Guidelines for the Preparation of Charge-Sheet

29 Nov

The object of the Charge -Sheet is to tell the delinquent what he is supposed or alleged misconduct during his employment. Under the Industrial law, there is no form prescribed for a Charge-Sheet hence it becomes more important to draft it more carefully with precision and clarify. The framing of a Charge-Sheet being the first necessity for disciplinary action and it is the main pillar for record purpose.

The Charge-Sheet should also take care to mention the particulars of time, place, occurrence and the manner in which the incident alleged to have taken places so as to remove vagueness and make the charge definite by mentioning these essential factors. (Just like provisions in the vegetable soup):

ESSENTIAL INGREDIENTS:

  • A Charge Sheet being root of the disciplinary action. When vague, will vitiate the whole proceeding hence the penalty imposed on delinquent will be quashed.
  • The object of a charge sheet is that the delinquent must know what he is charged with and have the adequate opportunity to meet the charges and to defend himself by giving a proper explanation.
  • A delinquent employee must be provided with the copies of the documents as relied upon by the Disciplinary Authority and the burden, to show that non-supply of documents required by the delinquent did not cause any prejudice to him, lies upon the Disciplinary Authority.
  • Failure to enclose the list of witnesses along with the charge memo will violate the Conduct Regulations; hence the entire disciplinary proceedings will be vitiated when it is so stipulated.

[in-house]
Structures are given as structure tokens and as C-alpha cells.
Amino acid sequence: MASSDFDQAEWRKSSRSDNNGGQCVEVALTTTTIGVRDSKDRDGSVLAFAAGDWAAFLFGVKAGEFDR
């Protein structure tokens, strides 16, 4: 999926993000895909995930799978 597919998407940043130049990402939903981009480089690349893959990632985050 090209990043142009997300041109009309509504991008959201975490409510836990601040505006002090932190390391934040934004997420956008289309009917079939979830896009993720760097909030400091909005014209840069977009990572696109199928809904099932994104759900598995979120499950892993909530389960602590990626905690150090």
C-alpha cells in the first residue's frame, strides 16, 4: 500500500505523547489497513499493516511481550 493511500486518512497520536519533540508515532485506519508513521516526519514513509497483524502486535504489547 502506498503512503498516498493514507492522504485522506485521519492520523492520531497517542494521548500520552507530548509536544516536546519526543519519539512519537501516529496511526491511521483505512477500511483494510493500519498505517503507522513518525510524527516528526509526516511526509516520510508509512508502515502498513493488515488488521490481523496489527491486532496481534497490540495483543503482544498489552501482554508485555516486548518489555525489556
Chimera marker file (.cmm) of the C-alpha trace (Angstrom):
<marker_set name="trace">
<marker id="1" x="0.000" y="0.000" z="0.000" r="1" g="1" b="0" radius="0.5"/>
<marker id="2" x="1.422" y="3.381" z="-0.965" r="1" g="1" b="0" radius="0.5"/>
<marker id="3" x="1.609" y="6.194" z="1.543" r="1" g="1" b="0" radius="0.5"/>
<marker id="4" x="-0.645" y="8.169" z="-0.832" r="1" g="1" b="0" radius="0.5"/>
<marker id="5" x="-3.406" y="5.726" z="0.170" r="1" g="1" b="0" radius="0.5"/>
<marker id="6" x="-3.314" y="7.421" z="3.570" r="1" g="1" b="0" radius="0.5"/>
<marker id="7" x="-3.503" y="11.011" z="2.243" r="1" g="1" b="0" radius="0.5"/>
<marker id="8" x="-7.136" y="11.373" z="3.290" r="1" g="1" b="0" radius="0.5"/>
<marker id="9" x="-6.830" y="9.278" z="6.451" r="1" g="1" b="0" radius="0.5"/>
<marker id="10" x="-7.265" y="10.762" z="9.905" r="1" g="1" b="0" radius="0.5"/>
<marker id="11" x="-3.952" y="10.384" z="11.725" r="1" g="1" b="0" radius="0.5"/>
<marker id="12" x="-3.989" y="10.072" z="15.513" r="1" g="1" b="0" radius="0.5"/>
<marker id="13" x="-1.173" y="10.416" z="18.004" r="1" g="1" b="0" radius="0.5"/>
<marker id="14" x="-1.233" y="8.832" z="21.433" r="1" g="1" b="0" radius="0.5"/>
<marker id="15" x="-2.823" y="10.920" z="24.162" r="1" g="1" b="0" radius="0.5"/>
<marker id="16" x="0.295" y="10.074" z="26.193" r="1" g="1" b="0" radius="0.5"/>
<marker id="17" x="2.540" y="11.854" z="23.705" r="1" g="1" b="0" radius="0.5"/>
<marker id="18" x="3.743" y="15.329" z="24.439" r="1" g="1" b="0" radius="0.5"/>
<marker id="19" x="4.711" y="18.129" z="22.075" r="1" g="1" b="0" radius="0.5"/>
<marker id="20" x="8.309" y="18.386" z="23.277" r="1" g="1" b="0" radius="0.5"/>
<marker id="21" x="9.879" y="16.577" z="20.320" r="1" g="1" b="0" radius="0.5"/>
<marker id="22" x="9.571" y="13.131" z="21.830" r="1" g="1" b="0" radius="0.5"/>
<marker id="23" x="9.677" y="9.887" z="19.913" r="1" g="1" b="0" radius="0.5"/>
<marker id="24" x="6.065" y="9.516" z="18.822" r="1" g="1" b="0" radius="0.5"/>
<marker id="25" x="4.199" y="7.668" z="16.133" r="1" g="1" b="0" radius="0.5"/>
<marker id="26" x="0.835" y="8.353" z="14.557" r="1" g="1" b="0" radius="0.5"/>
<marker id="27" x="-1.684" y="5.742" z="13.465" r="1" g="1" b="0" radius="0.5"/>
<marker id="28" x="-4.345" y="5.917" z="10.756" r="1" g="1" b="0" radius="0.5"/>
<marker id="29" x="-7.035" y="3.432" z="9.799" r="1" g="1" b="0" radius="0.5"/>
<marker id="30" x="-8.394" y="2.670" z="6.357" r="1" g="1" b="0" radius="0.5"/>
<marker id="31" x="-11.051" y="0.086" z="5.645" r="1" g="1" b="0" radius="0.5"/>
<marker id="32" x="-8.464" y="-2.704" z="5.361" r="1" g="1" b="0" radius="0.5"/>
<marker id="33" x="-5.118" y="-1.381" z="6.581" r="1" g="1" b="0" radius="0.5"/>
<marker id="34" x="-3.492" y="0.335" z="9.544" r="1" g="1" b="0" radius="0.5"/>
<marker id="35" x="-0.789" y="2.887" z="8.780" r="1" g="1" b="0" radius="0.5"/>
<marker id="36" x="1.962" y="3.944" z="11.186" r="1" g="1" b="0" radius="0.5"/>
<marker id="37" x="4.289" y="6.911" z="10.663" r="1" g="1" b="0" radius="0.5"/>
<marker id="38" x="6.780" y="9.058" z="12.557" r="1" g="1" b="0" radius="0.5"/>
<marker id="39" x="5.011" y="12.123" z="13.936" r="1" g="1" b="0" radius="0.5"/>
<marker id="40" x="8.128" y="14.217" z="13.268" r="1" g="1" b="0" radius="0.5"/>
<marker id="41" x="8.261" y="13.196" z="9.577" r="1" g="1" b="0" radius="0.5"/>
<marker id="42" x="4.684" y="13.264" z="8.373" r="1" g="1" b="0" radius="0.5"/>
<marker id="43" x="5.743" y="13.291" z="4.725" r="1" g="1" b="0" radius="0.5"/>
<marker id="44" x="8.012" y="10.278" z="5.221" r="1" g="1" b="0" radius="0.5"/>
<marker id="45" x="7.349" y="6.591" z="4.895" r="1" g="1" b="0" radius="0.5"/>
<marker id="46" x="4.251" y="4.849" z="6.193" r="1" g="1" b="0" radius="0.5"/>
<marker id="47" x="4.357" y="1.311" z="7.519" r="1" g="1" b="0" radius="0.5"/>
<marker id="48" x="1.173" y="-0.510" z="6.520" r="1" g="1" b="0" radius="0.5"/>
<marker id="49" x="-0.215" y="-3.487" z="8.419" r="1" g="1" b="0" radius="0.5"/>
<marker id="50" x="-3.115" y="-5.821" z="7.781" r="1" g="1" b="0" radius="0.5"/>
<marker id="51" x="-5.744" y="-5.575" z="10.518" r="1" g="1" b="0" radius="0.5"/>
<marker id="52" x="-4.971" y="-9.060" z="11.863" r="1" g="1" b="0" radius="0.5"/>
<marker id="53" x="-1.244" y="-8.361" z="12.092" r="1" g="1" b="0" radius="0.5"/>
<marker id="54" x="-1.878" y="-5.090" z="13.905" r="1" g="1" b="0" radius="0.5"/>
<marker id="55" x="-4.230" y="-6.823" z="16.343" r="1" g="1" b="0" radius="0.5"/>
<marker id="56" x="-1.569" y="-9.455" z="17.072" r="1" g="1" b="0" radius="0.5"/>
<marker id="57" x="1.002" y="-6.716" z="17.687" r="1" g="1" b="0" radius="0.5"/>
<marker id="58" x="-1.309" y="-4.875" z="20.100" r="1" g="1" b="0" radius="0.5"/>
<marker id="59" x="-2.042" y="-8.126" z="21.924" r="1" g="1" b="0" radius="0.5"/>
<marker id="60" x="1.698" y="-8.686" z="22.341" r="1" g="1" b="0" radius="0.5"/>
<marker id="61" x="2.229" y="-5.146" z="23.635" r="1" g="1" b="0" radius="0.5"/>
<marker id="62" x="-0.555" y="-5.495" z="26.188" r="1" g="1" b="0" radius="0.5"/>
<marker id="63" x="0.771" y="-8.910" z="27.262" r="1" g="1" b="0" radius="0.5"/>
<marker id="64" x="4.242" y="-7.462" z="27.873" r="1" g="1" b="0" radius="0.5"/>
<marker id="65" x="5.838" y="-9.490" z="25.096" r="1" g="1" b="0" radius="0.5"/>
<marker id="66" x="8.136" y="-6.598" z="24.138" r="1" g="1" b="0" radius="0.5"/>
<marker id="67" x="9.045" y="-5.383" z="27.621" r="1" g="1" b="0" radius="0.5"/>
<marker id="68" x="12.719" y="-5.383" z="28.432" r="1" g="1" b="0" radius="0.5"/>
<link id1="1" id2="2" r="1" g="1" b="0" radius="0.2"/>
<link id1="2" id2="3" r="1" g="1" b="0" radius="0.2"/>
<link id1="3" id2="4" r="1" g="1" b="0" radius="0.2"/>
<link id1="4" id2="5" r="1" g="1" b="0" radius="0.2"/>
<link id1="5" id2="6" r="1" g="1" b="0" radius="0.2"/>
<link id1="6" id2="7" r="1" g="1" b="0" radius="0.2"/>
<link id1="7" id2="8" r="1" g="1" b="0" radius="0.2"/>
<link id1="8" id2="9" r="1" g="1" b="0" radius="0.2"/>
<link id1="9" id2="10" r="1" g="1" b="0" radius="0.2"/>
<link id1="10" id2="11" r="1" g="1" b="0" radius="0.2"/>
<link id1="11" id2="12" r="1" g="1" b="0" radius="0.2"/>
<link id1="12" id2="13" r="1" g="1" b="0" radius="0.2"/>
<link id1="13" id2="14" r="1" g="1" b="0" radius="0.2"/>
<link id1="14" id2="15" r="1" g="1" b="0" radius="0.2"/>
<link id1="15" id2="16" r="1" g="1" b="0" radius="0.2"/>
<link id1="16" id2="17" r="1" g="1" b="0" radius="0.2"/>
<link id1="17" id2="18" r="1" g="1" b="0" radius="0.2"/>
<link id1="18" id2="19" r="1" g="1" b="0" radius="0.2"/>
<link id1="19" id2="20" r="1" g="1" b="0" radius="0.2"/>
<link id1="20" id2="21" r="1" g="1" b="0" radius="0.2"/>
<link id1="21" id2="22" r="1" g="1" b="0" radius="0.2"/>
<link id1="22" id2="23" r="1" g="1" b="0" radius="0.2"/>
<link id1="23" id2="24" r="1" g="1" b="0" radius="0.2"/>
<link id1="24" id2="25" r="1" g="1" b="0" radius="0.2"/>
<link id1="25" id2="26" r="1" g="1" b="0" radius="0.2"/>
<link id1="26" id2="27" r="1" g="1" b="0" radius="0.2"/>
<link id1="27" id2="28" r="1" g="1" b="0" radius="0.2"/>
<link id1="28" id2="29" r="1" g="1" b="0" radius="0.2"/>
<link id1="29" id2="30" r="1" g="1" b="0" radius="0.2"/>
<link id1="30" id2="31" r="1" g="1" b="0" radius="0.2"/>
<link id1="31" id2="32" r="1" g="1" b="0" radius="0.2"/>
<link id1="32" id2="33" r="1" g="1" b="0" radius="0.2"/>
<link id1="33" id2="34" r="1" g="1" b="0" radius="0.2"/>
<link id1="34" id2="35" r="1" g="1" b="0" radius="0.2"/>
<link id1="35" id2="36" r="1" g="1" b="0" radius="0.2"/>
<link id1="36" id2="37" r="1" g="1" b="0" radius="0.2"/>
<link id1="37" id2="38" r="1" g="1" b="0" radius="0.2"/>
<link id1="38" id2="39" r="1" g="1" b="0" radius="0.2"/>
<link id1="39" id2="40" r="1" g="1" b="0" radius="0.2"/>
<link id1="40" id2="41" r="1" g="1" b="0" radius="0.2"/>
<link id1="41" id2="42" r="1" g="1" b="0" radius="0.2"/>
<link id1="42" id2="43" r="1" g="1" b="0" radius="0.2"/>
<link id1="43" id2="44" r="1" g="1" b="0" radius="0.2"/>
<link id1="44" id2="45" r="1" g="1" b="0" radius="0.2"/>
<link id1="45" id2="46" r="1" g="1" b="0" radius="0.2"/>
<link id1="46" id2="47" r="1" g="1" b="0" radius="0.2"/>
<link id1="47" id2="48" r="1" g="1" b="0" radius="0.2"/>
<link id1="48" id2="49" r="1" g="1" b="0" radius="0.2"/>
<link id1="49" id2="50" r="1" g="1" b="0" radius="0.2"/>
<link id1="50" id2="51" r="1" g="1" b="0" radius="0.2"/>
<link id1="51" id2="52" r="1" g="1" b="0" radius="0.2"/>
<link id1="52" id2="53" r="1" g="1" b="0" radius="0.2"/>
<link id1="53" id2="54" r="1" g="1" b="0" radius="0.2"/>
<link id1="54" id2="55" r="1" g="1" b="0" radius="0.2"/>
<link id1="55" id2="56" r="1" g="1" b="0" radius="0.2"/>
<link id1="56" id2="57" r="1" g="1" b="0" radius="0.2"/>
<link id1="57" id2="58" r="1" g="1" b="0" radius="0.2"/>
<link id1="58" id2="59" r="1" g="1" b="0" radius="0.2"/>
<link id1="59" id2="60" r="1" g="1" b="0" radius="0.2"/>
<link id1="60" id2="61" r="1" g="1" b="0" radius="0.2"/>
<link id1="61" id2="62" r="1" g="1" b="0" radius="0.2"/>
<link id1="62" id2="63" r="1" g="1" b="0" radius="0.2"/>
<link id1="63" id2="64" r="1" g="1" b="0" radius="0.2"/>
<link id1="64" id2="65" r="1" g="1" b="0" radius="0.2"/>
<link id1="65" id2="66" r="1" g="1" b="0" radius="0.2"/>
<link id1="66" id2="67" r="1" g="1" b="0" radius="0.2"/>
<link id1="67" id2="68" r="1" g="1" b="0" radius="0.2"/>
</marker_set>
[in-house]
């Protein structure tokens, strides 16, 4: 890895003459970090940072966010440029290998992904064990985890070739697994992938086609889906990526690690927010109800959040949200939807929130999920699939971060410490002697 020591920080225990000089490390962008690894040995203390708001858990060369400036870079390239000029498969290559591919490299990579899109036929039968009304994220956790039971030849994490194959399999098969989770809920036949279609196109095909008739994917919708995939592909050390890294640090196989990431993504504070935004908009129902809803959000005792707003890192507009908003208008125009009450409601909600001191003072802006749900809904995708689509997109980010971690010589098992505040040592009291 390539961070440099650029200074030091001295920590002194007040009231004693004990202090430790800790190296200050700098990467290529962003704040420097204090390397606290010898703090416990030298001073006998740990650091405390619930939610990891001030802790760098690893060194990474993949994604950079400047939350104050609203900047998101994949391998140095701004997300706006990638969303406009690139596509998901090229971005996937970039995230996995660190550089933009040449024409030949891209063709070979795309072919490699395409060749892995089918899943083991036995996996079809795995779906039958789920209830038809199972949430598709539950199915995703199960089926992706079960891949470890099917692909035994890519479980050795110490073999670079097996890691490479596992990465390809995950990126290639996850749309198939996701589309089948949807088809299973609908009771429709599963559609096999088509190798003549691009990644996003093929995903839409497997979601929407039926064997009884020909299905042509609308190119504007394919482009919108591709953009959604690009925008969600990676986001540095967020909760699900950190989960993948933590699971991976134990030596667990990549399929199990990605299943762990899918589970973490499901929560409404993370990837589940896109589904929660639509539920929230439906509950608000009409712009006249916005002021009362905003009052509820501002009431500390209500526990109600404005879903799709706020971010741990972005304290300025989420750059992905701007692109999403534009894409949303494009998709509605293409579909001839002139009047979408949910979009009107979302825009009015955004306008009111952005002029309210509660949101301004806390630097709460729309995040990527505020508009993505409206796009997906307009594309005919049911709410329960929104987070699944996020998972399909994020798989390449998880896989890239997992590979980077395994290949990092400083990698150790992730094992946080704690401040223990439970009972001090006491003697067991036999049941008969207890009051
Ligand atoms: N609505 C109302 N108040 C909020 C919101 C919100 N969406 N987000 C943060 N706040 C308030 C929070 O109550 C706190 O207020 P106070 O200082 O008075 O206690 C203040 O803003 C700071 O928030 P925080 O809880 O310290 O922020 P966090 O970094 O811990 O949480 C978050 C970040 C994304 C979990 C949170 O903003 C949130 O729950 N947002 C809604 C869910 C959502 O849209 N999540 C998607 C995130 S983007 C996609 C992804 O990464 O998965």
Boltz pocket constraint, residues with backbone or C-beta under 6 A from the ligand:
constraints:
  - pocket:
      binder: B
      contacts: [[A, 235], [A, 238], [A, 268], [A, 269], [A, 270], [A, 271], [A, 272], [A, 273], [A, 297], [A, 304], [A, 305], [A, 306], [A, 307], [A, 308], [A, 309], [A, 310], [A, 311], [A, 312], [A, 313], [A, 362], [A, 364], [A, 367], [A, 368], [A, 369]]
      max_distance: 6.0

GUIDANCES:

  • The Charge-Sheet must be specific and must set out all the necessary particulars. It will serve no useful purpose at all to presume that the employee is fully informed of the charges because of any previous proceeding against him.
  • Any warnings that might have been given to a workman previously or from time to time or that his attention had been drawn to any fault, lapses on his part previously can, by no means, take the places of a regular enquiry.
  • Vague accusation, which the workman could not possibly follow, should not be made in the charge sheet.
  • The Charge Sheet must accurately and precisely state whether the act of commission or omission constituting misconduct is in violation of any Standing Order or not. The test is whether the charge conveys to the employee concerned, the exact nature of misconduct in a way that would enable him to meet the charge.
  • Where, for instance, the charge is for unauthorized collection of subscription on the work premises, the purpose for which such a subscription was collected need not be stated. But the time, date and place i.e. when and where the collection was made must be clearly mentioned.
  • When, under the Standing Orders or service rules, and act such as absence without leave, late attendance, negligence or disobedience is misconduct, when it is committed habitually then in such a case the word, habitual forms and essential constituent of the charge and must be expressly mentioned in the charge sheet.
  • If the charge is for arrogant conduct towards a superior, then it must be so stated in the charge sheet given in the occasion on which the misconduct was committed and in respect of which particulars.
  • When an employee is charged for habitually disobeying the instructions, then each set of disobedience on his part must be separately mentioned in details in the charge sheet.
  • When an employee is charged for using objectionable and offending language, then the actual words used must be stated in the charge sheet.